swelled considerably at 80˚C and showed the disrupted
structure with the breaking of hull of kernels, which en-
hanced the absorption rate. An increase in the turbidity of
soaking water was observed in some rice samples at 80˚C
due to the release of part of the endosperm components.
The variety difference in water absorption s may be due
to the differences in their microstructure [10]. The ob-
servation of variety difference in water absorption in the
present study could be supported by the variation among
Gallo, RP2 and PR116 varieties [11,12].
3.2. Color
Figure 2 shows the changes in the color of parboiled rice
Figure 2. Color values of raw and parboiled rice cultivars
(L*, a* and b*).
Copyright © 2013 SciRes. FNS
Effect of Soaking Temperature on Physical and Functional Properties of
Parboiled Rice Cultivars Grown in Temperate Region of India
of different cultivars in comparison to the color of raw
brown rice as described in terms of L*, a* and b* values.
There was a significant varietal difference in the color of
raw brown rice kernels of different cultivars as L* value
was observed to be higher in Jehlum and lower in Pusa-3
followed by SR-1, whereas a* value was higher for SR-1
(7.73) and lower for Jehlum (4.23) and b* value was
higher for Koshar (26.29) and lower in SKAU-382 (22.41).
The difference in color among variety of rice cultivars
could be attributed to the difference in genetic makeup,
colored pigments and composition of flour [2,13,14]. The
effect of parboiling with the increase in temperature dur-
ing soaking was observed to decrease the lightness (L*)
and increase the redness (a*) and yellowness (b*) of
brown rice of different varieties as reported in earlier
literature [15]. However, Koshar and Pusa-3 were ob-
served to have decreased b* at 80˚C of parboiling treat-
ment. Islam et al. [16] also reported that the lightness of
parboiled rice was mainly affected by the temperature
and the decreasing tendency was more at higher tem-
perature. The color change in rice grain is mainly caused
by maillard reaction, diffusion of husk pigments in the
endosperm during soaking and processing conditions in
parboiling which determines the intensity of color [1].
3.3. Hardness
Parboiling process results in a less insect infested product
and imparts hardening of the grains, which makes them
more resistant to breakage during milling. This in turn
leads to an increased yield, giving an economic advan-
tage to the process [16,17]. Figure 3 depicts the signifi-
cant increase in the hardness of different rice cultivars
steeped at 60˚C, 70˚C and 80˚C of parboiling process as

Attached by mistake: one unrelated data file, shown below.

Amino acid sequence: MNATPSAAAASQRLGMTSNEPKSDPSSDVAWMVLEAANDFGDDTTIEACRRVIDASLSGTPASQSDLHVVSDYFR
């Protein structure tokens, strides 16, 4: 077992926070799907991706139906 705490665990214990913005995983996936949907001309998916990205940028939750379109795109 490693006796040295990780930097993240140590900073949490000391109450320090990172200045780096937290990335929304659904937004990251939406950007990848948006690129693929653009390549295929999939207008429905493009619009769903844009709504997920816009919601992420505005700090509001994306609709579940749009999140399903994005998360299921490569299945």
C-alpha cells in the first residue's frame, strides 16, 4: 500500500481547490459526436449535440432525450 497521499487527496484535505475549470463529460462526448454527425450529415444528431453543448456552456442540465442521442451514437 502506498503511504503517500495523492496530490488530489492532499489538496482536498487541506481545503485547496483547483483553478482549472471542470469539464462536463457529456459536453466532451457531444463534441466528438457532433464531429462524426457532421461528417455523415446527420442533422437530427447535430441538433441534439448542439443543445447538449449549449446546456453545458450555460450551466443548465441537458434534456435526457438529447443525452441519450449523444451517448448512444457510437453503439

compared to the hardness of their raw rice samples.
Jehlum, which had the highest hardness (131.41 N) among
raw rice of different cultivars, was observed to have the
hardness increased to (163.71), and (177.79), (185.80 N)
with the increase in the temperature of soaking at 60˚C,
70˚C, 80˚C respectively. Similarly the lowest hardness
found in the raw rice of both the Koshar and K-332 cul-
Figure 3. Hardness of raw and parboiled rice cultivars.
tivars, was increased with the effect of parboiling com-
parable to each other (P 0.05). The variety difference in
the hardness of rice grains is due to the difference in the
compact arrangement of starch granules among rice cul-
tivars. The hardness in parboiled rice imparted to kernels
is accountable to the gelatinization process of starch and
adhesion between starch granules and protein bodies.
The swelling of starch completely heals the cracks and
chalkiness of rice grain and improve its hardness [18].
3.4. Pasting Properties
The effect of soaking temperature (60˚C, 70˚C and 80˚C)
on pasting properties determined by Rapid Visco Ana-
lyzer (RVA) is depicted in Figure 4. When compared to
the pasting profile of raw rice from different cultivars,
parboiling was observed to decrease the pasting profile
of samples resulting from the increase in damaged starch
to absorb the water content and decreased peak viscosity
resulting from the resistance of starch granules for swell-
ing due to the gelatinisation process takes place in par-
Raw sample of Jehlum showed the highest pasting pro-
file as compared to raw rice of other cultivars as shown
in Figure 4 with the highest peak viscosity (3373 cP),
final viscosity (6662 cP) and setback viscosity (3389 cP)
among the seven cultivars. When a sufficient number of
starch granules become swollen, a rapid increase in vis-
cosity occur known as peak viscosity. The peak Viscosity
is decreased among all the cultivars with subsequent in-
crease of soaking temperatures predominantly in Pusa-3
and Koshar. The extensive thermal breakdown of the
starch in the parboiled sample may have caused the very
low viscosity values. Pasting profile of flour has been
found to be influenced by its starch [19], protein [20],
lipid [21] contents and the degree of starch damage dur-
ing processing [22,23].
The setback values indicate the hardness of gel paste
upon cooling [24], which is indirect measurement of ret-